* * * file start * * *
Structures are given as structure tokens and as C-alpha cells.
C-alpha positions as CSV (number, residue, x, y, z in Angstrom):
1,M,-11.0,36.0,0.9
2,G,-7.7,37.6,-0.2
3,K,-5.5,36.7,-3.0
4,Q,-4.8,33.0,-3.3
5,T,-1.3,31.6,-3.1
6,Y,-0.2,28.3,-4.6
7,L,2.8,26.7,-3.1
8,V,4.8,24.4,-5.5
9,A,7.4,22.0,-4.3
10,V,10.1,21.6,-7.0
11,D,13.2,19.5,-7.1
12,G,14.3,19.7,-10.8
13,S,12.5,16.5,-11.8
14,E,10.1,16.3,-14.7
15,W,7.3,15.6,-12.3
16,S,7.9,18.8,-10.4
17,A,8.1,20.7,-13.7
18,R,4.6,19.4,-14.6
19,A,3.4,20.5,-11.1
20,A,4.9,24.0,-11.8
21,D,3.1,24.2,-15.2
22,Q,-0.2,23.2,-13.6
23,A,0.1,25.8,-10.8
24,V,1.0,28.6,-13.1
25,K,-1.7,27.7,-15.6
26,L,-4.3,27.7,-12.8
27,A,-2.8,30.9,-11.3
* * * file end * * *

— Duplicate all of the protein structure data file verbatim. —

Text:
Structures are given as structure tokens and as C-alpha cells.
C-alpha positions as CSV (number, residue, x, y, z in Angstrom):
1,M,-11.0,36.0,0.9
2,G,-7.7,37.6,-0.2
3,K,-5.5,36.7,-3.0
4,Q,-4.8,33.0,-3.3
5,T,-1.3,31.6,-3.1
6,Y,-0.2,28.3,-4.6
7,L,2.8,26.7,-3.1
8,V,4.8,24.4,-5.5
9,A,7.4,22.0,-4.3
10,V,10.1,21.6,-7.0
11,D,13.2,19.5,-7.1
12,G,14.3,19.7,-10.8
13,S,12.5,16.5,-11.8
14,E,10.1,16.3,-14.7
15,W,7.3,15.6,-12.3
16,S,7.9,18.8,-10.4
17,A,8.1,20.7,-13.7
18,R,4.6,19.4,-14.6
19,A,3.4,20.5,-11.1
20,A,4.9,24.0,-11.8
21,D,3.1,24.2,-15.2
22,Q,-0.2,23.2,-13.6
23,A,0.1,25.8,-10.8
24,V,1.0,28.6,-13.1
25,K,-1.7,27.7,-15.6
26,L,-4.3,27.7,-12.8
27,A,-2.8,30.9,-11.3